Prosthetics businesses getting creative to grow ‘tiny’ industry

HANDS-ON: Jonathan Teoli, owner of Rhode Island Limb Co. in Cranston, works with some of the prosthetics he produces. He designs and fits each device by hand.  / PBN PHOTO/­MICHAEL SALERNO
HANDS-ON: Jonathan Teoli, owner of Rhode Island Limb Co. in Cranston, works with some of the prosthetics he produces. He designs and fits each device by hand. / PBN PHOTO/­MICHAEL SALERNO

Jonathan Teoli is the third-generation owner of Rhode Island Limb Co. His grandfather purchased the business decades ago after returning from the Pacific theater of World War II as an amputee.

Interest in prosthetic limbs, he said, waxes and wanes, but prosthetic-engineering businesses are riding the latest crest of a popularity wave that began after Sept. 11, 2001.

Teoli, who has worked in the family business since age 13, said it’s not “a-typical” for the industry to see increased interest in jobs and research during times of international conflict: “sadly, this is when a lot of money and technology is thrown at prosthetics.”

But veteran amputees are not the bread and butter of his or the industry’s work. Teoli’s time is split between meeting with patients, most of whom are severely ill or diabetic, talking them through the impact of wearing a prosthetic and engineering the devices in his on-site laboratory. He continues the practice of designing and fitting each prosthetic device by hand.

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And the reality of the job, the physical and emotional impact on patients and prostheticians, culls those unable to handle the toll. Teoli estimated 40 percent of his classmates no longer practice.

“It’s a teeny, tiny little field,” he said.

In an effort to grow the industry and further involve professionals in the development of emerging prosthetics technology, Teoli serves as a research assistant in a Providence VA Medical Center program that brings together area business owners with experts from Brown University and Massachusetts Institute of Technology in Cambridge, Mass.

He is grateful industry professionals are included, and calls university research “progressive-minded,” but wants more.

David Borton, Brown University professor of engineering, does not believe a disconnect exists because academic research goals do not align with businesses’ aims. In fact, he said, the two are inherently connected via one common goal: helping improve the lives of others.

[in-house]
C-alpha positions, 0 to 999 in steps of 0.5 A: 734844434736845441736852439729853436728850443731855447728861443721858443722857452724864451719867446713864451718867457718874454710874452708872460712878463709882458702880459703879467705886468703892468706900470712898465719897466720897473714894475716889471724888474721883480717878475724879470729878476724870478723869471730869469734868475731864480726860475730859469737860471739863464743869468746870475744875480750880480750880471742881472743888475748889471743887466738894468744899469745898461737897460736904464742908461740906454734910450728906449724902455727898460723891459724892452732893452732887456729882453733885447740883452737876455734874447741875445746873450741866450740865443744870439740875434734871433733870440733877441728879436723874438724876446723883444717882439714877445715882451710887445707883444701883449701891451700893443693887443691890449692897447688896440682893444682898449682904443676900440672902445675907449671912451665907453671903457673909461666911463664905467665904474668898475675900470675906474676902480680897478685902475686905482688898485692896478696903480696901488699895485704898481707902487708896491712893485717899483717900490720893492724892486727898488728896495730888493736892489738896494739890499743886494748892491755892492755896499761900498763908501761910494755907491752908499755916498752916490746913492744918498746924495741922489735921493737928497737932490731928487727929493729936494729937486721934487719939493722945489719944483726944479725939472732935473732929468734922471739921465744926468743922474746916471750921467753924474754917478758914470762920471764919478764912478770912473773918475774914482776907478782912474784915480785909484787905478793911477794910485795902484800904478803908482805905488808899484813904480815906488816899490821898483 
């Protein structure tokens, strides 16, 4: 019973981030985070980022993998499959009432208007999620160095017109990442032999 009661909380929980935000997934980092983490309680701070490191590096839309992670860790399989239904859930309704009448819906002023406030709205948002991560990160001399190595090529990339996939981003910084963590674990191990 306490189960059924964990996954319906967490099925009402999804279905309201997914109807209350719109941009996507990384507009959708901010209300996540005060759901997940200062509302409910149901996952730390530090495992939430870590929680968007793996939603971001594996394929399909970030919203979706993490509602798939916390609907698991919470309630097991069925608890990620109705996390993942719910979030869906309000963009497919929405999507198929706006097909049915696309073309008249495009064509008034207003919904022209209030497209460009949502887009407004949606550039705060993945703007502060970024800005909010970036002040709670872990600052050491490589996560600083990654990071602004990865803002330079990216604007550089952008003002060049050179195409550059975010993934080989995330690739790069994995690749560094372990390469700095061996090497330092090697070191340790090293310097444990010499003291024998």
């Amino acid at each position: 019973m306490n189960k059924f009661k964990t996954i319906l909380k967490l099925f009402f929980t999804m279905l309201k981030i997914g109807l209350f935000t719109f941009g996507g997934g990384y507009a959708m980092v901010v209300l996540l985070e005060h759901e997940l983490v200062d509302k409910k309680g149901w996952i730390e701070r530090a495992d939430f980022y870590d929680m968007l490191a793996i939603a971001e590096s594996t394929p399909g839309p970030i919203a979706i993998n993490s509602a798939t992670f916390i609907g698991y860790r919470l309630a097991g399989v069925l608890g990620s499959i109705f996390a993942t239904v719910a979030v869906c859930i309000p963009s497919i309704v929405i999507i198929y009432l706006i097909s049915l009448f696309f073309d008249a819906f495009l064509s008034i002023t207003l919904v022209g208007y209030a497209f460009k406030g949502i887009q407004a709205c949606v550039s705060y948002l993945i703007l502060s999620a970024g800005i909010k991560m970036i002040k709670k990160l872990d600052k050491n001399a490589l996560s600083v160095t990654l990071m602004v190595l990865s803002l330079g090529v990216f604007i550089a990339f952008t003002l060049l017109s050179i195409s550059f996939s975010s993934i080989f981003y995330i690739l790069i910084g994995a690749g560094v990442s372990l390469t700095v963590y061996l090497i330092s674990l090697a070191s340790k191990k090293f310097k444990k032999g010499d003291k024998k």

Brown’s current prosthetics-engineering research, which was recently boosted by a $19 million four-year Defense Advanced Research Projects Agency grant, does not involve creating prosthetic devices, rather neuro-engineering and the extraction of information from the brain to control devices such as those engineered by Teoli and others.

“I don’t know what’s holding up the innovation and cross-pollination of this space,” said Borton, who suggested network-based funding opportunities, such as the BRAIN Initiative co-launched by federal organizations and nongovernmental organizations in 2013, which are few and far between in Rhode Island, might be the key.

James Wagner, CEO of Coventry-based BI Medical LLC, which developed a cleaning system to prevent bacterial contamination of prosthetic devices, is broadening the depth of the state’s industry and hoping to attract investment capital with a medical technology small-business incubator.

‘The goal is to get creative minds to stay in Rhode Island and not have them flee.’

“The goal is to get creative minds to stay in Rhode Island and not have them flee to Palo Alto,” he said.

The current interest in prosthetics is “a massive opportunity” for a state such as Rhode Island, said Wagner, because it’s home to “a lot of intellectual horsepower” at Brown, University of Rhode Island and Rhode Island Hospital.

As Teoli explained, Rhode Island’s prosthetic-engineering industry is facing a wave of renewed interest, but involved players may jeopardize its success by not reconciling their expertise. What worries Teoli, and other local prosthetics-engineering businesses, is the increasing commonality of 3-D-printed prosthetic devices – many of which come from universities.

New England Institute of Technology engineering department chair Dean A. Plowman said 3-D prosthetics printing – what he considers a faster, more comfortable, less expensive alternative – has been an NEIT focus for five years.

Because these are not “FDA-approved” nor “[Occupational Safety and Health Administration]-compliant,” Teoli said, they “cannot necessarily be commercially deliverable.”

“You cannot 3-D print a lower-limb prosthetic that is safe enough for an adult to take 10,000 steps per day for five years,” he said.

Joshua R. James, owner of South County Artificial Limb & Brace Co. in the Wakefield village of South Kingstown, is happy to continue engineering prostheses by hand. He understands high-tech devices are the future, but said their benefit to patients such as his, 80 percent of whom use low-tech prostheses, is “in its infancy.

“That’s not just me, that’s the industry,” he said, counting two high-tech devices placed this year and more than 20 low-tech.

More students interested in jobs and the recent creation of a master’s degree are encouraging for the field, said James, but he hopes future students do not forget to balance their focus on both anatomy and ­technology.